MATLAB Function Reference
viewmtx

View transformation matrices

Syntax

• ```T = viewmtx(az,el)
T = viewmtx(az,el,phi)
T = viewmtx(az,el,phi,xc)
```

Description

```viewmtx ``` computes a 4-by-4 orthographic or perspective transformation matrix that projects four-dimensional homogeneous vectors onto a two-dimensional view surface (e.g., your computer screen).

```T = viewmtx(az,el) ``` returns an orthographic transformation matrix corresponding to azimuth `az` and elevation `el`. `az` is the azimuth (i.e., horizontal rotation) of the viewpoint in degrees. `el` is the elevation of the viewpoint in degrees. This returns the same matrix as the commands

• ```view(az`,`el)
T = view
```

but does not change the current view.

```T = viewmtx(az,el,phi) ``` returns a perspective transformation matrix. `phi` is the perspective viewing angle in degrees. `phi` is the subtended view angle of the normalized plot cube (in degrees) and controls the amount of perspective distortion.

 Phi Description 0 degrees Orthographic projection 10 degrees Similar to telephoto lens 25 degrees Similar to normal lens 60 degrees Similar to wide angle lens

You can use the matrix returned to set the view transformation with `view(T)`. The 4-by-4 perspective transformation matrix transforms four-dimensional homogeneous vectors into unnormalized vectors of the form (x,y,z,w), where w is not equal to 1. The x- and y-components of the normalized vector (x/w, y/w, z/w, 1) are the desired two-dimensional components (see example below).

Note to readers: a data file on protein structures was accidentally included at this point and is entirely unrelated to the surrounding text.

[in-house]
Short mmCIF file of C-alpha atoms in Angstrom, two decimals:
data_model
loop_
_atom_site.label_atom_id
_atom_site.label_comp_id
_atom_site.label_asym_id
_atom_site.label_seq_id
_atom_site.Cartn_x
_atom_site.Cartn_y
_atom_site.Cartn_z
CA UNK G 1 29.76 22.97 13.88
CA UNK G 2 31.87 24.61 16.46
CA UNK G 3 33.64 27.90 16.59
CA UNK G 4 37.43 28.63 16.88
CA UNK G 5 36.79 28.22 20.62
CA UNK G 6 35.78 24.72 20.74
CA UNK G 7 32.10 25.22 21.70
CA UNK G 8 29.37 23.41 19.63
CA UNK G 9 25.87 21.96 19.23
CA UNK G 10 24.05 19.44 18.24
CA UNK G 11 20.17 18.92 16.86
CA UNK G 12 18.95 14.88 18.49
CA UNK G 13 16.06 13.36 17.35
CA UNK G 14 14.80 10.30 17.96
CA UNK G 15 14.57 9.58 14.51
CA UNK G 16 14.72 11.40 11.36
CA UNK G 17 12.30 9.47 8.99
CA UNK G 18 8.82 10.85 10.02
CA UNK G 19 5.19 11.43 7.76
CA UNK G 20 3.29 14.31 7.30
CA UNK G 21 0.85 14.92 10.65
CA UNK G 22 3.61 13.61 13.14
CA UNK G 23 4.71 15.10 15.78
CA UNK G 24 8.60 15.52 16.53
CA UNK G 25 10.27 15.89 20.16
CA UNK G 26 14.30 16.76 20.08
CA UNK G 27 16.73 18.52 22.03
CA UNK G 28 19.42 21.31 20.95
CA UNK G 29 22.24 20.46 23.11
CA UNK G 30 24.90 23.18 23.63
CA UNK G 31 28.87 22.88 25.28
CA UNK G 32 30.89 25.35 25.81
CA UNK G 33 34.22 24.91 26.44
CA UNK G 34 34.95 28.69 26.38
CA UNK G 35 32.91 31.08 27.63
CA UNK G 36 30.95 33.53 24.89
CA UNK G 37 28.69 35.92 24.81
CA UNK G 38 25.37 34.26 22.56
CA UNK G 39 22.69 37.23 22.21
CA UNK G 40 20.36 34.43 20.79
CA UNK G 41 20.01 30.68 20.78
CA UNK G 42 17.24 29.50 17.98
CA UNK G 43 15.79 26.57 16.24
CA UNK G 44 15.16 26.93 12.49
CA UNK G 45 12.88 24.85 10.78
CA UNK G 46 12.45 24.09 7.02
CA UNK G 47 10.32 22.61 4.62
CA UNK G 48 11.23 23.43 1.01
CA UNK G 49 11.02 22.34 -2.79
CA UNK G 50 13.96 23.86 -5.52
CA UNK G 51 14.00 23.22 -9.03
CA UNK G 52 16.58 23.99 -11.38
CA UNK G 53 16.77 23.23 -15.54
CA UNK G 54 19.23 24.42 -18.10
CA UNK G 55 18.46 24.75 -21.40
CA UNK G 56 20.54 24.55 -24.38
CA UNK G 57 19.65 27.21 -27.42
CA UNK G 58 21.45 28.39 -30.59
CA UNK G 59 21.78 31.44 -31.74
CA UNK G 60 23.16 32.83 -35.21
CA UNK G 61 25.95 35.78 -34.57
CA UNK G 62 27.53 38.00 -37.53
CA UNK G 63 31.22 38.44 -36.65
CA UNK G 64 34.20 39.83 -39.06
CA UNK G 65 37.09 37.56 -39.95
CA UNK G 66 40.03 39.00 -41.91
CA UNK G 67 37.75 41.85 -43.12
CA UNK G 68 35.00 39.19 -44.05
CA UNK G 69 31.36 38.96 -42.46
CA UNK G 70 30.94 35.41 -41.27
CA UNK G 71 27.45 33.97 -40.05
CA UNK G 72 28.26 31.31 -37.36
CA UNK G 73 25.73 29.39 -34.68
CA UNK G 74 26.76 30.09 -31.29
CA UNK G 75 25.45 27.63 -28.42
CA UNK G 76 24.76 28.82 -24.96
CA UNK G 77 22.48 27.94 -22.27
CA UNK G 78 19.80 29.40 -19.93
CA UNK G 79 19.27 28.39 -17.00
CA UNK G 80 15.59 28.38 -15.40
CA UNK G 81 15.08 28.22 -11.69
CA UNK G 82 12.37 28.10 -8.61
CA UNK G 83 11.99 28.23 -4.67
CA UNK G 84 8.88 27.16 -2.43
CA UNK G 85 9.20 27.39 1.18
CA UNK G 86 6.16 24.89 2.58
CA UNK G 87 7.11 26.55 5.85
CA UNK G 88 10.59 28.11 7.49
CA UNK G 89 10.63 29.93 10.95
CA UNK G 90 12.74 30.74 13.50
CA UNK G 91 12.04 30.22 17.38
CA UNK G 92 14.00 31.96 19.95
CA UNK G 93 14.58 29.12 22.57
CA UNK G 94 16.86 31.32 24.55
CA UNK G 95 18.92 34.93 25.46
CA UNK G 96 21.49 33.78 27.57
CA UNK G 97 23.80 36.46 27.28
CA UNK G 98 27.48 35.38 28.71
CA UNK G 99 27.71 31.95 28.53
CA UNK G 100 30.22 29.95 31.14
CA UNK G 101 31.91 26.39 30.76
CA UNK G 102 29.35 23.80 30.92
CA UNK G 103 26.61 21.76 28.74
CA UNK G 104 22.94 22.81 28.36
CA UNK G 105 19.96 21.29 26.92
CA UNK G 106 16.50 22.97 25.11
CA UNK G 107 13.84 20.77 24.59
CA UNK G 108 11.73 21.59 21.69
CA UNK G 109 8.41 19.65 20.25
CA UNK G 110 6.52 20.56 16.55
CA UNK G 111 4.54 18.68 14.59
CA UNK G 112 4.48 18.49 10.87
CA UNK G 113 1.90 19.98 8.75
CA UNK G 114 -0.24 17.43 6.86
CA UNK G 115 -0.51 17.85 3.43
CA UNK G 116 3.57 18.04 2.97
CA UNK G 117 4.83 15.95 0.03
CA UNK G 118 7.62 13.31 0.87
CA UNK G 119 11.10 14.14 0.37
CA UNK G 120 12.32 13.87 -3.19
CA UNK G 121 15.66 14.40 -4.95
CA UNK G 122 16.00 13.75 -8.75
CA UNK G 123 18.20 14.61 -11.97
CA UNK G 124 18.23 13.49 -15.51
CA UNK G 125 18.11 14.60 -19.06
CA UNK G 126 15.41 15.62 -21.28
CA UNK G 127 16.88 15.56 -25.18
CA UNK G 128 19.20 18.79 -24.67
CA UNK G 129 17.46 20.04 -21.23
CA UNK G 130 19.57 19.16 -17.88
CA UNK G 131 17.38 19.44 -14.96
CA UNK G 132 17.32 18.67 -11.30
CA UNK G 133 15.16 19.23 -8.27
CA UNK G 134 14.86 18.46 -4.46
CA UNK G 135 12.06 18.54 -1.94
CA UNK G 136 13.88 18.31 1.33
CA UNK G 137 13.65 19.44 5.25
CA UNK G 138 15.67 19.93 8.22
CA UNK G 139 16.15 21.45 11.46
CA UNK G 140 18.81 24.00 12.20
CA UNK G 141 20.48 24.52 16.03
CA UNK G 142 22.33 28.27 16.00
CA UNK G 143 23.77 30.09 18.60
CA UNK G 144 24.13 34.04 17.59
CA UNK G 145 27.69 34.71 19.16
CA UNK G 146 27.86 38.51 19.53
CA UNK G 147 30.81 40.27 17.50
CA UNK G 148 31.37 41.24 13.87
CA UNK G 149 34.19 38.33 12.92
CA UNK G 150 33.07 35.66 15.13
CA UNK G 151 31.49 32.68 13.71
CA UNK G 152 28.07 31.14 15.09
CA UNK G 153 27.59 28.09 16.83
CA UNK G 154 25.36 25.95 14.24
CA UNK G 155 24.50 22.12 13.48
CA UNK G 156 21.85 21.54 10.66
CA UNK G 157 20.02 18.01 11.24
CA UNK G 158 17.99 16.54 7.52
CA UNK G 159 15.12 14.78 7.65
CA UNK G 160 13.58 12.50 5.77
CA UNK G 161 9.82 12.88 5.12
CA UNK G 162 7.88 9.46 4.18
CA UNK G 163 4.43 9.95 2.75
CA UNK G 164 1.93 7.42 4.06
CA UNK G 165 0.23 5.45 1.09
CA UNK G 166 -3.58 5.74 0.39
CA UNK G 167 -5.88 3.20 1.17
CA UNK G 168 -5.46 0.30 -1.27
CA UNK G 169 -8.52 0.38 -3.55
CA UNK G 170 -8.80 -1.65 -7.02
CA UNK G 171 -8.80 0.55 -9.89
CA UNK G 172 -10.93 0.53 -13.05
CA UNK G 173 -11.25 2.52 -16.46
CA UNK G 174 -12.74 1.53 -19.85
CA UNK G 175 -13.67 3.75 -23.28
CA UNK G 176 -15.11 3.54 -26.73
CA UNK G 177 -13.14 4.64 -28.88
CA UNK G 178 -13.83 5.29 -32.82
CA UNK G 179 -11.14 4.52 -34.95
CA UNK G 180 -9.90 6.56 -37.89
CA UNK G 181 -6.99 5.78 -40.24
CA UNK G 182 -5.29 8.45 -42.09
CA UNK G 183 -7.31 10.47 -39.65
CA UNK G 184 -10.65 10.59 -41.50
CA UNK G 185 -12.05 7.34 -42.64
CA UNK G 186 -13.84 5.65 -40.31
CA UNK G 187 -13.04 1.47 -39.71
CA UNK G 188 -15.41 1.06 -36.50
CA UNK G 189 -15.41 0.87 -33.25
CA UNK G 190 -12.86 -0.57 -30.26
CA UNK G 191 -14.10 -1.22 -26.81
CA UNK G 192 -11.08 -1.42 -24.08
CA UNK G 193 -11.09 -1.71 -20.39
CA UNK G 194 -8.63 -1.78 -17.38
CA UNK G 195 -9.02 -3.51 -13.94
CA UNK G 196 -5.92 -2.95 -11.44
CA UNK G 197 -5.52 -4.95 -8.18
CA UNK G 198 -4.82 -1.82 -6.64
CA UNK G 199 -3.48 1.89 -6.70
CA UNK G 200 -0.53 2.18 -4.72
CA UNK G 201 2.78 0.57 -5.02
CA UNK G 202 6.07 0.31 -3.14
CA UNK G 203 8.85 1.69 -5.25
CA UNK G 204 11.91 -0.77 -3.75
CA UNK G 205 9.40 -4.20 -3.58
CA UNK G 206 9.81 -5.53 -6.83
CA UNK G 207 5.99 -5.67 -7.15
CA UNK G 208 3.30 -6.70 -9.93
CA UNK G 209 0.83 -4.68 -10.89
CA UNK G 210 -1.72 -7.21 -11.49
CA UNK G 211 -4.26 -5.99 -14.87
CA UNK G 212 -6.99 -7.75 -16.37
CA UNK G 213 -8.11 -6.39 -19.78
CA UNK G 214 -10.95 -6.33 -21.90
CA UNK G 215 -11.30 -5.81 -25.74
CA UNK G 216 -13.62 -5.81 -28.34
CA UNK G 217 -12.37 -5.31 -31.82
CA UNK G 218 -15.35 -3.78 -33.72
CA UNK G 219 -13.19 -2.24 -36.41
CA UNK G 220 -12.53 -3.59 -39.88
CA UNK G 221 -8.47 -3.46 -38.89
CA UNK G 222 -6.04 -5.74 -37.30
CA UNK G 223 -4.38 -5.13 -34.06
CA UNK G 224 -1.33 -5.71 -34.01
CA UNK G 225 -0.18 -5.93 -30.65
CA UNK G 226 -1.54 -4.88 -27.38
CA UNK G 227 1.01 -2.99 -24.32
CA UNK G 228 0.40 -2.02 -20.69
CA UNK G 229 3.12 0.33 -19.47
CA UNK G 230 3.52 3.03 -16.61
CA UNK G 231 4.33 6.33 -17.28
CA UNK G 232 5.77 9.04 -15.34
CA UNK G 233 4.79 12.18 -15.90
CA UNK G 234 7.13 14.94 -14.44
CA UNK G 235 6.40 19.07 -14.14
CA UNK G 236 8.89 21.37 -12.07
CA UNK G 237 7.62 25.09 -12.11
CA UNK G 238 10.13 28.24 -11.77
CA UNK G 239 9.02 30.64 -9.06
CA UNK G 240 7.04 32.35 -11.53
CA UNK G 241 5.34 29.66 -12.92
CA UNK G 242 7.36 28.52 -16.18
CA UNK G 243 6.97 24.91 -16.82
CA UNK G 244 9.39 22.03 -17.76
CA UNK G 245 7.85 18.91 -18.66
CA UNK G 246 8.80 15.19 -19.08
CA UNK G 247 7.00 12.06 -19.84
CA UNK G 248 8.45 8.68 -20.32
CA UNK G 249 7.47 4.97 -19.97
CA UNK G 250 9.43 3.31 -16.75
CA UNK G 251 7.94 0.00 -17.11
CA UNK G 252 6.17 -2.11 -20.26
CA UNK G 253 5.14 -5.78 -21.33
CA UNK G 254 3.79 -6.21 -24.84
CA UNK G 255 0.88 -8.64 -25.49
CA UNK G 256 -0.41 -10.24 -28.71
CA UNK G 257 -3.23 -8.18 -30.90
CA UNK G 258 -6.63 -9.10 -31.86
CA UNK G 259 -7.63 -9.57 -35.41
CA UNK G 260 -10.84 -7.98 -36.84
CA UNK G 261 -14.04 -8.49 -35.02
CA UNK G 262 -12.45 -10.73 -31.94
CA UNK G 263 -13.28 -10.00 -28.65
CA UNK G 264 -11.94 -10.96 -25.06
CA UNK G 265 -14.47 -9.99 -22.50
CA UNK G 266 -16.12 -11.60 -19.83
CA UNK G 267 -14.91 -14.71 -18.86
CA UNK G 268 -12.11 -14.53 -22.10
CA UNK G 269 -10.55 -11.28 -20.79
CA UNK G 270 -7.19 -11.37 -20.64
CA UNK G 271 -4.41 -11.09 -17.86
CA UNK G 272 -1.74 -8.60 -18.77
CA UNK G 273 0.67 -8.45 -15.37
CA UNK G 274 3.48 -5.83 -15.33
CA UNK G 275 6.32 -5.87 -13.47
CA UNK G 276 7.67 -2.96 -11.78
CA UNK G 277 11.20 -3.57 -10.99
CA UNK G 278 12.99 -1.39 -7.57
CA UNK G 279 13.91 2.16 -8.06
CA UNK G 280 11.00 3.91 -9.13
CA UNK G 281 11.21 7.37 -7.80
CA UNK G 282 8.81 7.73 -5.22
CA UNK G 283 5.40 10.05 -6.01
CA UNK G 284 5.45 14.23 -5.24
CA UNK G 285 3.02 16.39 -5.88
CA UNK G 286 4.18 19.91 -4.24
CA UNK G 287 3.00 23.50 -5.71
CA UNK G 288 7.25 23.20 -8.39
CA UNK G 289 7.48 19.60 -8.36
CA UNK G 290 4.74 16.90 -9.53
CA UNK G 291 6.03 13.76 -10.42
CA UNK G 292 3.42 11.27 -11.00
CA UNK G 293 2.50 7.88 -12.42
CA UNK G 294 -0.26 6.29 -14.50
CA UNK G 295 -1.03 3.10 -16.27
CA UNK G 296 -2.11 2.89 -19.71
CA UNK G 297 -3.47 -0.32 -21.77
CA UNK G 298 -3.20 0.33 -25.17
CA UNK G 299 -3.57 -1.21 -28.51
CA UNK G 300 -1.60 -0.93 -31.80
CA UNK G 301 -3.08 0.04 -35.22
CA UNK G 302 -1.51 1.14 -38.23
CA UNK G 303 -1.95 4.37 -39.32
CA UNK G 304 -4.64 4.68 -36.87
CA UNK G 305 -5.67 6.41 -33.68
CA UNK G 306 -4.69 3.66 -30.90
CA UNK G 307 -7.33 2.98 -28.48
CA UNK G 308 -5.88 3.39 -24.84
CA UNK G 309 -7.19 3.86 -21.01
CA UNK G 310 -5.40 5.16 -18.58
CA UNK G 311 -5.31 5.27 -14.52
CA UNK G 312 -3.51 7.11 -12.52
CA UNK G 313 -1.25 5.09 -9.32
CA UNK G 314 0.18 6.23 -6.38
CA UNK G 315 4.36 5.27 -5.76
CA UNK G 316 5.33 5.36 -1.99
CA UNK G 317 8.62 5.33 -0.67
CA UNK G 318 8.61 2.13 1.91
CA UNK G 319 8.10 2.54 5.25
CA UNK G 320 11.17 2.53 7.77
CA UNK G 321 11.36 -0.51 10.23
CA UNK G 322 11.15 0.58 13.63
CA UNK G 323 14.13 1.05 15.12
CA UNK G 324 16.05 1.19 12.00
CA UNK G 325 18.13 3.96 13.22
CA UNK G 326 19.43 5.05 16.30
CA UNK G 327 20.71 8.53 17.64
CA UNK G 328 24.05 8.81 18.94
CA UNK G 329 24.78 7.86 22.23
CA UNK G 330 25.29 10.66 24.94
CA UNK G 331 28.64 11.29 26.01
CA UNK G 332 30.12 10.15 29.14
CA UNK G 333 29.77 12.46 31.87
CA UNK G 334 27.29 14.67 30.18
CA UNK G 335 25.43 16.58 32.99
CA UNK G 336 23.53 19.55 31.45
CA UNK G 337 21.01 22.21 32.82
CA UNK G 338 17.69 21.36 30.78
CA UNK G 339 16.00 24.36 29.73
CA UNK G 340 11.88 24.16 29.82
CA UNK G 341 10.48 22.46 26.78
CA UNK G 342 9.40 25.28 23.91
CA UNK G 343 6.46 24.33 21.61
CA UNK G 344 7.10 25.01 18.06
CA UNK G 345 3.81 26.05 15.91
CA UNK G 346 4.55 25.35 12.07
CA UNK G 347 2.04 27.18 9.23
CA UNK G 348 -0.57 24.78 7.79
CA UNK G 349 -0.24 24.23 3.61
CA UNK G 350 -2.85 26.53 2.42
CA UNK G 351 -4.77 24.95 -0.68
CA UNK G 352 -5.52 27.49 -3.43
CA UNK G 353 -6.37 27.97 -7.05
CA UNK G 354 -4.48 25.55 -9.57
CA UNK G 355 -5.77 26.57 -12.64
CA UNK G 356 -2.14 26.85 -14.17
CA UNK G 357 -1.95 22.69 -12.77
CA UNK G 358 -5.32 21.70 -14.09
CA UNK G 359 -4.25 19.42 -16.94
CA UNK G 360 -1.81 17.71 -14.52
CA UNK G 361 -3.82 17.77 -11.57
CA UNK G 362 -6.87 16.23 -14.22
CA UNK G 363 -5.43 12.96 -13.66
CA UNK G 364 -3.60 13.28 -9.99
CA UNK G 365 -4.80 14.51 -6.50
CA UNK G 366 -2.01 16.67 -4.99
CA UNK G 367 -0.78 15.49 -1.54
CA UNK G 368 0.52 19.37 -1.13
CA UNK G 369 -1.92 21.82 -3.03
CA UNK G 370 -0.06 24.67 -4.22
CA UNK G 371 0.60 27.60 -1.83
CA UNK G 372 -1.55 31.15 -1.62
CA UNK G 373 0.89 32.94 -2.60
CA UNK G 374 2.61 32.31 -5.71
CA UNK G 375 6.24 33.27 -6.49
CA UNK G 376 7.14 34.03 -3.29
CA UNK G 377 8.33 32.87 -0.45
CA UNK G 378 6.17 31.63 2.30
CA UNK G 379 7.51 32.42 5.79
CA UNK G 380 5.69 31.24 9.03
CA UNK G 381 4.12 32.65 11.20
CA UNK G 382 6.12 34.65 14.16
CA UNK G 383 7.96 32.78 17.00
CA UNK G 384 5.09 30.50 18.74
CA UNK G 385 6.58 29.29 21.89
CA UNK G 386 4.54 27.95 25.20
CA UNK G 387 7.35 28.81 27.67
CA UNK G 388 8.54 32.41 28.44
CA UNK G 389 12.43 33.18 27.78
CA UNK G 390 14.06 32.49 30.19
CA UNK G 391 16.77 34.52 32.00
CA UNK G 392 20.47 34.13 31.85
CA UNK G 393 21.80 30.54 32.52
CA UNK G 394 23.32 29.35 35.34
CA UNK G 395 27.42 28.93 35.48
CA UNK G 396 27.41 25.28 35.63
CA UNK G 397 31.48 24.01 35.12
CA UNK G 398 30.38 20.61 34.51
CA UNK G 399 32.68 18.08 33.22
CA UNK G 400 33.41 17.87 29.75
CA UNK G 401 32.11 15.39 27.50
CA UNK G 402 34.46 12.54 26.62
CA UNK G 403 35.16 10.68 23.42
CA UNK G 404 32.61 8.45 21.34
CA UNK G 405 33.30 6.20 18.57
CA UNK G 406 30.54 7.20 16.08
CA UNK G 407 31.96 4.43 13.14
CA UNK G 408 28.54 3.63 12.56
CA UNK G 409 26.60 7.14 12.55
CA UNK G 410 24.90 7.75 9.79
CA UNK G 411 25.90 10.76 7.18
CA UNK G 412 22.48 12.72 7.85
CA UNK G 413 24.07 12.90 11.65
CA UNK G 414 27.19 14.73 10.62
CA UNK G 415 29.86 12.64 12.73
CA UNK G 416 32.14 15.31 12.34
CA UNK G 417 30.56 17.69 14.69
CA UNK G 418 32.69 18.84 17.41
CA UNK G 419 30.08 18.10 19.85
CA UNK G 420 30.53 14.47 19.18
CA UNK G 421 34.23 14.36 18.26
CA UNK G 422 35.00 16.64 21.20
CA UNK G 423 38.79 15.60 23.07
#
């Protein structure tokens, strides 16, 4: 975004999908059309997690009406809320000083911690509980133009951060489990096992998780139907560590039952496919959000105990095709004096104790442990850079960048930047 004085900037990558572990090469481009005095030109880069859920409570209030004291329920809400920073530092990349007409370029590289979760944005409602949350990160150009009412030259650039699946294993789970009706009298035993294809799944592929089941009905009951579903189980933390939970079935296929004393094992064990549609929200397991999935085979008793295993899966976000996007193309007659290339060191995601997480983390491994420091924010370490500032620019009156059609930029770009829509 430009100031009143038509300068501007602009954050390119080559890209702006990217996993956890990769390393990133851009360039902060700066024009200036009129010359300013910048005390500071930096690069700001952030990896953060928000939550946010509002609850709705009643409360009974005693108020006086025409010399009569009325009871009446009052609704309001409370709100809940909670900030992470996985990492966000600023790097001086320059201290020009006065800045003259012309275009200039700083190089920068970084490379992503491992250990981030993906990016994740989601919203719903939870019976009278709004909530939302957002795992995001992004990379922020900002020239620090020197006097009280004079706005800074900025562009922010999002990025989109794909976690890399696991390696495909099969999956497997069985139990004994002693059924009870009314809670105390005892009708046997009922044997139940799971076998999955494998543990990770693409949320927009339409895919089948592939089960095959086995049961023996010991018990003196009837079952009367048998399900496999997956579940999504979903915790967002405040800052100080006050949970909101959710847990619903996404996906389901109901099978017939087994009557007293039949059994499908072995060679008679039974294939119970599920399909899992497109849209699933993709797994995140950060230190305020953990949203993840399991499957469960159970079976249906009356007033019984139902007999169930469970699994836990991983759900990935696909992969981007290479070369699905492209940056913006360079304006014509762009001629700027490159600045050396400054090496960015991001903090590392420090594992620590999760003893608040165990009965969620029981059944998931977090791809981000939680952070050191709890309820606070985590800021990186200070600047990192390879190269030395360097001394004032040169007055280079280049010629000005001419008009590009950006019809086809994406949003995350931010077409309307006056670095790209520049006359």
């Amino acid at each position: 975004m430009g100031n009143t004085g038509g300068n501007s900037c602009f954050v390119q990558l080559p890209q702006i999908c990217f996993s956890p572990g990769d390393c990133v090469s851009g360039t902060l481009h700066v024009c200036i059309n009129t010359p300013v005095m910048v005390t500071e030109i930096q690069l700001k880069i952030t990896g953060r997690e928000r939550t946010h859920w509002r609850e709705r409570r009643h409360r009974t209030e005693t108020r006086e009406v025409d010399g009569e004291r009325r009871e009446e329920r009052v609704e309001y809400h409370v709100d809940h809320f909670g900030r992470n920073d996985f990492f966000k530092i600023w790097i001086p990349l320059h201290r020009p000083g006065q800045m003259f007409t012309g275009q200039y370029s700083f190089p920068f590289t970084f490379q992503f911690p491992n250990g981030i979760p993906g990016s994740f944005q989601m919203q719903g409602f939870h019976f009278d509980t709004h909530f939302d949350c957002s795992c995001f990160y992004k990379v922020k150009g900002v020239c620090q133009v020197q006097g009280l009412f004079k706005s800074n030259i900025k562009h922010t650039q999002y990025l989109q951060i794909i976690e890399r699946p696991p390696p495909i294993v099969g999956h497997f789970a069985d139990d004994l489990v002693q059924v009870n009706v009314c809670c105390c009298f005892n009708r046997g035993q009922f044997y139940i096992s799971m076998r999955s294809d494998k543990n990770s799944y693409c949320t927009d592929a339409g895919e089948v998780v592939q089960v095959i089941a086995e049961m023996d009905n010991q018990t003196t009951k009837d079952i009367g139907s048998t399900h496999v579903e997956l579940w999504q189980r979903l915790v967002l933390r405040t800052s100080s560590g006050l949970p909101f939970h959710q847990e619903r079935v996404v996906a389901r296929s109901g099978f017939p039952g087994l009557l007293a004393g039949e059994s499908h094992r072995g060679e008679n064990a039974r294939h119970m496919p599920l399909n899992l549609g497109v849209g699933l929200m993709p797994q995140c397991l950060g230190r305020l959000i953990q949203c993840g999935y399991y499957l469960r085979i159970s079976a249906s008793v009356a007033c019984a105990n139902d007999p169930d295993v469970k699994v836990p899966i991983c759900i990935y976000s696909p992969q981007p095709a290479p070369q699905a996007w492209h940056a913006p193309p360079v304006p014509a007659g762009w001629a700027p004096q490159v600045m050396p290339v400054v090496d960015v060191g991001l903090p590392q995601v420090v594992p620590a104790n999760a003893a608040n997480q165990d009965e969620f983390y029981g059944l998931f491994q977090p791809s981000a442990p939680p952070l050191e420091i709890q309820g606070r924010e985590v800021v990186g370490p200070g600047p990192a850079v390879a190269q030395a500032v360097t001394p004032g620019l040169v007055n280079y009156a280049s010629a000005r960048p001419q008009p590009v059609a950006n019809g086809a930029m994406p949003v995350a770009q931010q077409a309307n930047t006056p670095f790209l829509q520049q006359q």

```T = viewmtx(az,el,phi,xc) ``` returns the perspective transformation matrix using `xc` as the target point within the normalized plot cube (i.e., the camera is looking at the point `xc`). `xc` is the target point that is the center of the view. You specify the point as a three-element vector, `xc = [xc,yc,zc]`, in the interval [0,1]. The default value is `xc = [0,0,0]`.

Remarks

A four-dimensional homogenous vector is formed by appending a 1 to the corresponding three-dimensional vector. For example, `[x,y,z,1]` is the four-dimensional vector corresponding to the three-dimensional point `[x,y,z]`.

Examples

Determine the projected two-dimensional vector corresponding to the three-dimensional point (0.5,0.0,-3.0) using the default view direction. Note that the point is a column vector.

• ```A = viewmtx(-37.5`,`30);
x4d = [.5  0  -3  1]';
x2d = `A`*x4d;
x2d = x2d(1:2)
x2d =
0.3967
-2.4459
```

Vectors that trace the edges of a unit cube are

• ```x = [0  1  1  0  0  0  1  1  0  0  1  1  1  1  0  0];
y = [0  0  1  1  0  0  0  1  1  0  0  0  1  1  1  1];
z = [0  0  0  0  0  1  1  1  1  1  1  0  0  1  1  0];
```

Transform the points in these vectors to the screen, then plot the object.

• ```A = viewmtx(-37.5,30);
[m,n] = size(x);
x4d = [x(:),y(:),z(:),ones(m*n,1)]';
x2d = A*x4d;
x2 = zeros(m,n); y2 = zeros(m,n);
x2(:) = x2d(1,:);
y2(:) = x2d(2,:);
plot(x2,y2)

```

Use a perspective transformation with a 25 degree viewing angle:

• ```A = viewmtx(`-37.5,30,25`);
x4d = [.5  0  -3  1]';
x2d = A*x4d;
x2d = x2d(1:2)/x2d(4)   % Normalize
x2d =
0.1777
-1.8858
```

Transform the cube vectors to the screen and plot the object:

• ```A = viewmtx(-37.5,30,25);
[m,n] = `size`(x);
x4d = [x(:),y(:),z(:),`ones`(m*n,1)]';
x2d = A*x4d;
x2 = `zeros`(m,n); y2 = zeros(m,n);
x2(:) = x2d(1,:)./x2d(4,:);
y2(:) = x2d(2,:)./x2d(4,:);
`plot`(x2,y2)

```

`view`